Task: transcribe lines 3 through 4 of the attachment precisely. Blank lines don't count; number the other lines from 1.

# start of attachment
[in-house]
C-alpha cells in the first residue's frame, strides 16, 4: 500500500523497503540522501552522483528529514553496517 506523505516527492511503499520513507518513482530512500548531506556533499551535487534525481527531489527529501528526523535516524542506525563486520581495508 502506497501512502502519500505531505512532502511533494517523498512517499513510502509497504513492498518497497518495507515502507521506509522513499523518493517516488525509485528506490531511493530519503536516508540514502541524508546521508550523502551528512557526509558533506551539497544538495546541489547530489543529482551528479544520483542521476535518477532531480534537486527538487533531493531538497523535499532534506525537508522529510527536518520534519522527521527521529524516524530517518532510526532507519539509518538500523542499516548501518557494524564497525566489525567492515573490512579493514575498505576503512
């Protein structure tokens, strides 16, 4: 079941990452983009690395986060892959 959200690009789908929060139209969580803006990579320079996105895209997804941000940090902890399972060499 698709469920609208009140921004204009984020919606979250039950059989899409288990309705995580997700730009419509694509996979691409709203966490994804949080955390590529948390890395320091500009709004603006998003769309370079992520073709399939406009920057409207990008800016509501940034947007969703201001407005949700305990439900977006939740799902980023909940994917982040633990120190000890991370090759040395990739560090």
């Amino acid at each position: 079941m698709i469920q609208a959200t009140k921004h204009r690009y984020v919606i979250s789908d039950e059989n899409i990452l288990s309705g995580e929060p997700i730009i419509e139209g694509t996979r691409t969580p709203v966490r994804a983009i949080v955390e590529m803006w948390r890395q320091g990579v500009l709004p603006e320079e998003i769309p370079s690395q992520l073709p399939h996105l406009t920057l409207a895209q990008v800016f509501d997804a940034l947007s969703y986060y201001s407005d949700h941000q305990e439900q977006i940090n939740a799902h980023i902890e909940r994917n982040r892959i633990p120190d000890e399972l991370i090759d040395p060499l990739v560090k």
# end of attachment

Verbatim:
């Protein structure tokens, strides 16, 4: 079941990452983009690395986060892959 959200690009789908929060139209969580803006990579320079996105895209997804941000940090902890399972060499 698709469920609208009140921004204009984020919606979250039950059989899409288990309705995580997700730009419509694509996979691409709203966490994804949080955390590529948390890395320091500009709004603006998003769309370079992520073709399939406009920057409207990008800016509501940034947007969703201001407005949700305990439900977006939740799902980023909940994917982040633990120190000890991370090759040395990739560090």
């Amino acid at each position: 079941m698709i469920q609208a959200t009140k921004h204009r690009y984020v919606i979250s789908d039950e059989n899409i990452l288990s309705g995580e929060p997700i730009i419509e139209g694509t996979r691409t969580p709203v966490r994804a983009i949080v955390e590529m803006w948390r890395q320091g990579v500009l709004p603006e320079e998003i769309p370079s690395q992520l073709p399939h996105l406009t920057l409207a895209q990008v800016f509501d997804a940034l947007s969703y986060y201001s407005d949700h941000q305990e439900q977006i940090n939740a799902h980023i902890e909940r994917n982040r892959i633990p120190d000890e399972l991370i090759d040395p060499l990739v560090k």